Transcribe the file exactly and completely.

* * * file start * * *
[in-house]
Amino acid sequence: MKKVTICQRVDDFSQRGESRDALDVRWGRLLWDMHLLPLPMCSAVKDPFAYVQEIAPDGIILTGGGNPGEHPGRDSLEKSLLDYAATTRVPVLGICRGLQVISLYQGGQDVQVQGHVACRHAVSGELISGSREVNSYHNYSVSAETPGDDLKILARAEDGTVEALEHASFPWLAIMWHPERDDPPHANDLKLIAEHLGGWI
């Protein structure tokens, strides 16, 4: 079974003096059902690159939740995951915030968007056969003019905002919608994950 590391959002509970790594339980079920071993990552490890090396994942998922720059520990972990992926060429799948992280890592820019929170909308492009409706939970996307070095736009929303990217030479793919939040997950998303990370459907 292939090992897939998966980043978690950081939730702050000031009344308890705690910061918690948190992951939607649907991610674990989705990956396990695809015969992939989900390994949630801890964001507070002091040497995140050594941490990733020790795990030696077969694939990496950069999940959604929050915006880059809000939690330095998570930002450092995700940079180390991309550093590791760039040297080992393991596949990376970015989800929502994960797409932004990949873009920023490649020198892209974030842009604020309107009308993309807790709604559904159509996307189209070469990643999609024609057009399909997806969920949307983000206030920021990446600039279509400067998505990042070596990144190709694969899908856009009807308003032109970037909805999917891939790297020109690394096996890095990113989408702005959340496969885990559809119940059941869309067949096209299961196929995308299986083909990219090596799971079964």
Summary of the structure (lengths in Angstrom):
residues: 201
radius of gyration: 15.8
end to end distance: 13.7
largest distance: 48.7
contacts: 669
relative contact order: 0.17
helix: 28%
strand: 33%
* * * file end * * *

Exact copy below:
[in-house]
Amino acid sequence: MKKVTICQRVDDFSQRGESRDALDVRWGRLLWDMHLLPLPMCSAVKDPFAYVQEIAPDGIILTGGGNPGEHPGRDSLEKSLLDYAATTRVPVLGICRGLQVISLYQGGQDVQVQGHVACRHAVSGELISGSREVNSYHNYSVSAETPGDDLKILARAEDGTVEALEHASFPWLAIMWHPERDDPPHANDLKLIAEHLGGWI
């Protein structure tokens, strides 16, 4: 079974003096059902690159939740995951915030968007056969003019905002919608994950 590391959002509970790594339980079920071993990552490890090396994942998922720059520990972990992926060429799948992280890592820019929170909308492009409706939970996307070095736009929303990217030479793919939040997950998303990370459907 292939090992897939998966980043978690950081939730702050000031009344308890705690910061918690948190992951939607649907991610674990989705990956396990695809015969992939989900390994949630801890964001507070002091040497995140050594941490990733020790795990030696077969694939990496950069999940959604929050915006880059809000939690330095998570930002450092995700940079180390991309550093590791760039040297080992393991596949990376970015989800929502994960797409932004990949873009920023490649020198892209974030842009604020309107009308993309807790709604559904159509996307189209070469990643999609024609057009399909997806969920949307983000206030920021990446600039279509400067998505990042070596990144190709694969899908856009009807308003032109970037909805999917891939790297020109690394096996890095990113989408702005959340496969885990559809119940059941869309067949096209299961196929995308299986083909990219090596799971079964």
Summary of the structure (lengths in Angstrom):
residues: 201
radius of gyration: 15.8
end to end distance: 13.7
largest distance: 48.7
contacts: 669
relative contact order: 0.17
helix: 28%
strand: 33%